Banco Universal gave out all my $53,000 in just 3 days and no one at the bank questioned my signature or asked this person who was a impostor of me to talk to a manager. Now in the country of Panama almost every bank does not scan a copy of your photo for the bank tellers to see. They only go by your signature and ID number. Which means anyone that has your account number can go in with a forge Passport and take out all your money. And that happened to me im Panama less than 2 weeks ago.It get worst thiswas my life savings.

    The manager who I talked to in Panama city was a Mr. Fabrega his phone numbers are 214-2185 and 214-2184. This manager admitted to me on the phone that he was aware that a person came in pretending to be me and he felt sorry and is investigating the matter ha! This manager told me that unless it can be proven it was a inside job their issurance would not cover my loss and they will not return my money!
    As you can see by my account statement below this happened in all 3 branches on the same day for 3 straight days in a row. Never was this person questioned or asked to see a bank manager. Never was I call on the phone to question the large amounts taken out on the same day for 3 days. Nothing at all

    I was more than shocked at this that these thieves were able to do this with my bank Banco Universal.
    I was currently out of the country when this crime happened and I heard that in Panama they target foregieners who have accounts in Panama but are not in the country to do anything right away when they catch it on their account.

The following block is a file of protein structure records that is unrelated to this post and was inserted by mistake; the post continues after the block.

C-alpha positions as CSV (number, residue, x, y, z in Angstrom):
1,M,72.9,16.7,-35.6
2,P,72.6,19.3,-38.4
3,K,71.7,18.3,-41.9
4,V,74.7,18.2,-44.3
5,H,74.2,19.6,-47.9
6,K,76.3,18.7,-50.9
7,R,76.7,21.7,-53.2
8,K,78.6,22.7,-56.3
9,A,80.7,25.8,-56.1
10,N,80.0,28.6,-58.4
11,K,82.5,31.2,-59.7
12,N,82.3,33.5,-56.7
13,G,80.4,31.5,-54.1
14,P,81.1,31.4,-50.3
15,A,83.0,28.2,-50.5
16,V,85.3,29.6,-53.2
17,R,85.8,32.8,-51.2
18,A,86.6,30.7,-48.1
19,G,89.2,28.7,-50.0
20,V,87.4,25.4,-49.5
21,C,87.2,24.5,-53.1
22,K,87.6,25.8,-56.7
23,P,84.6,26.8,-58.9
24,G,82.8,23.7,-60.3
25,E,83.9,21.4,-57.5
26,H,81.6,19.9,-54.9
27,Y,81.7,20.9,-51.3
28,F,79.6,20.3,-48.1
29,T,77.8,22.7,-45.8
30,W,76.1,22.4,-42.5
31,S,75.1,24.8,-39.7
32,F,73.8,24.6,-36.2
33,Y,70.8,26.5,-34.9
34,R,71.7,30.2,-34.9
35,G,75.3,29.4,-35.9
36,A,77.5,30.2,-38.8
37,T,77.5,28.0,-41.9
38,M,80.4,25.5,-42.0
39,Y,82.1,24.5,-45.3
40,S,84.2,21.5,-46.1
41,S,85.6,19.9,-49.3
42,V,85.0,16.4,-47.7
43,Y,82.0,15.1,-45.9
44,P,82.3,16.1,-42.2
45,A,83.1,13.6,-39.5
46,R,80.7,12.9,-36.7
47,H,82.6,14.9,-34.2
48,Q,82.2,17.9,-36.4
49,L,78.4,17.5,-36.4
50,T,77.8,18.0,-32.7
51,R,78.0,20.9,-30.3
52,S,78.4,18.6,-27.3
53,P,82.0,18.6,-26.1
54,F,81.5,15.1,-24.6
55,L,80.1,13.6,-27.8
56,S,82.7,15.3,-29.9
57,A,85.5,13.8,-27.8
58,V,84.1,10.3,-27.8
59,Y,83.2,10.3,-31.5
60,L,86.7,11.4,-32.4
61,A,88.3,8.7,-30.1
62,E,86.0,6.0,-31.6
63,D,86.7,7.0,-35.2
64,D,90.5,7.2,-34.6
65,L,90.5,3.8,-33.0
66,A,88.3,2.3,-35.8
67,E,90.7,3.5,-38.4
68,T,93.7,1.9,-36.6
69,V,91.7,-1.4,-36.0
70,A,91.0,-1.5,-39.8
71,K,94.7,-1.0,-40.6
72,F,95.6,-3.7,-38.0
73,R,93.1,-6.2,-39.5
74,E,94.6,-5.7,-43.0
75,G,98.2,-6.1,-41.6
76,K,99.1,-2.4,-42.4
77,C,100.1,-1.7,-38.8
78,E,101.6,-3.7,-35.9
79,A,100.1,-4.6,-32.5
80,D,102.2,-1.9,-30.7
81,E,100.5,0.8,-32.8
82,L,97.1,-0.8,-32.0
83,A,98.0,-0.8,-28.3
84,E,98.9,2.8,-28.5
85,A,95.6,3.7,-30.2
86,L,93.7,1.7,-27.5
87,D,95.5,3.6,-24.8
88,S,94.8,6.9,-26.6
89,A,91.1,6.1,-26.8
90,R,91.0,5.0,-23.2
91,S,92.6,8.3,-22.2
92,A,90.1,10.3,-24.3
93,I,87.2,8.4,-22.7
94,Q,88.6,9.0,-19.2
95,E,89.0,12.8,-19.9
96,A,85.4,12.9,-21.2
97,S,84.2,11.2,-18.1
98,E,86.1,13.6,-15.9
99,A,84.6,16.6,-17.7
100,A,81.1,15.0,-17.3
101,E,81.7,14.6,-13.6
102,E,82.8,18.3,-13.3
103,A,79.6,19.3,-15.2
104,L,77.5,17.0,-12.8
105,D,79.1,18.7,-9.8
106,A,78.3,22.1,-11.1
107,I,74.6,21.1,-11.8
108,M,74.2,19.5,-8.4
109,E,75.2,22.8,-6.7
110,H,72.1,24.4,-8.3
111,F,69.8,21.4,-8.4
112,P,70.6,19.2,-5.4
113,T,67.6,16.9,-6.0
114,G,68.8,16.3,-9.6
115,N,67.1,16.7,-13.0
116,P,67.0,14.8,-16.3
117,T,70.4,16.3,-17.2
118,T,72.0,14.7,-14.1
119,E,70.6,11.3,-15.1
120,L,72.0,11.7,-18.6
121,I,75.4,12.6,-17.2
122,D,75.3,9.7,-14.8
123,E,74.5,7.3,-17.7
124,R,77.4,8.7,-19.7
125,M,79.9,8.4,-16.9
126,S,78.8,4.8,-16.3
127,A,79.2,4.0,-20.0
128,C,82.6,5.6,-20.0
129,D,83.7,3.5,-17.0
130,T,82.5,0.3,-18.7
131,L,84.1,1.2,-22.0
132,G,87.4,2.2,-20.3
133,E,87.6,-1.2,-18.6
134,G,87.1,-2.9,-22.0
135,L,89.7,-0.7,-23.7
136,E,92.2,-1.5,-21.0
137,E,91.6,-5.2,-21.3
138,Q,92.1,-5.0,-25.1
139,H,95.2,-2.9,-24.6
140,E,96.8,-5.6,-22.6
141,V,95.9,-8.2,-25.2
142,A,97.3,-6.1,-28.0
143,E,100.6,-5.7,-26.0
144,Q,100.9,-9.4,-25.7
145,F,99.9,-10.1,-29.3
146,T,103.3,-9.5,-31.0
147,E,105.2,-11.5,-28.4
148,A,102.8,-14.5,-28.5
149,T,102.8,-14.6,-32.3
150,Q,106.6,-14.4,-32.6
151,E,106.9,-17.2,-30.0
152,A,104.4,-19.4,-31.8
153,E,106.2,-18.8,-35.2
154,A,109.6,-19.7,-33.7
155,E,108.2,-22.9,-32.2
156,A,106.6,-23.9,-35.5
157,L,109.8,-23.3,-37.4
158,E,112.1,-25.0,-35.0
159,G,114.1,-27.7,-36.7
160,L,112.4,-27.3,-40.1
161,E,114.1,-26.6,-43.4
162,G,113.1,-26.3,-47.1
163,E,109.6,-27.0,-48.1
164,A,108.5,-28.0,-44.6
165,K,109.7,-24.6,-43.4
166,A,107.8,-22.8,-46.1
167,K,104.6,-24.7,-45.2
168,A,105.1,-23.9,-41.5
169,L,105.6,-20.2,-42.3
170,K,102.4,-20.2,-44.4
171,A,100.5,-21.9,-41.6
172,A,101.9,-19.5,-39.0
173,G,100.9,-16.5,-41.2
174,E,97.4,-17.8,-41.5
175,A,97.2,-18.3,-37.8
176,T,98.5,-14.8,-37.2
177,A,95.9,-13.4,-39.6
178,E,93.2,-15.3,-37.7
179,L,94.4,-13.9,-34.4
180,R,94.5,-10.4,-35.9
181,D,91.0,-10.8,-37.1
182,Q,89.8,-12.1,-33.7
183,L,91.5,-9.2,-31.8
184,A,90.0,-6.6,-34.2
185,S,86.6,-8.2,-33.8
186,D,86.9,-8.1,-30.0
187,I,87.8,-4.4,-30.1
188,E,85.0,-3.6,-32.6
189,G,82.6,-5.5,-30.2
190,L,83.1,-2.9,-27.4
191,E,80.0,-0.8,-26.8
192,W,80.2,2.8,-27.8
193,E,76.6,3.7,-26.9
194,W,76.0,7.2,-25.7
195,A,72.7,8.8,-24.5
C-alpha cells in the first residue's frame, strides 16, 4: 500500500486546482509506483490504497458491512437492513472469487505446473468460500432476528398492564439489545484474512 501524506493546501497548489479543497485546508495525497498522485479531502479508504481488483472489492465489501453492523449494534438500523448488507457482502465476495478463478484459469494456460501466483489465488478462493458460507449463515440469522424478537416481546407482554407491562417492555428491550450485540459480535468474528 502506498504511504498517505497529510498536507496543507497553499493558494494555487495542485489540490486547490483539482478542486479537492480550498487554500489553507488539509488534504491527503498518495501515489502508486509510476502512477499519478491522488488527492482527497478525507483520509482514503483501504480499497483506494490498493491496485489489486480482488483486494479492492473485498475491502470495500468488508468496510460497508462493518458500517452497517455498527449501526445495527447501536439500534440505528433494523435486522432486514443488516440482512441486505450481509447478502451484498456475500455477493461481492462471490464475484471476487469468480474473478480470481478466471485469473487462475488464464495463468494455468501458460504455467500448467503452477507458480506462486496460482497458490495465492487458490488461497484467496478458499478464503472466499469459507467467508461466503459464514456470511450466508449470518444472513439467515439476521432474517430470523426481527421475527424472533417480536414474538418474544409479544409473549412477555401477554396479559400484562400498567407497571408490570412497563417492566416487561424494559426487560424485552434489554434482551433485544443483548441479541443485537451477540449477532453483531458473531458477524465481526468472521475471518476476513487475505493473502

Now I will be in Panama with no money left not even enough to fly back home to the US.
    I have 2 lawyers that are helping and allowing me to pay when or if I get my money back. Aslo a PI is helping but still I have little hope even though this is outright bank fraud down here in Panama it is almost impossible to get your money back. The worst part is I will be left alone in a foregien country with nothing! To make matters much worse I sold my home here on Margarita Island because my Mom is very ill she just has her 3rd MRI and does not look good. $40,000 which is a large part of money from my house sale was going to help here with aftercare which her insurance will not cover. I am so sick over this that a bank can give all my money away to the wrong person and not return it to me.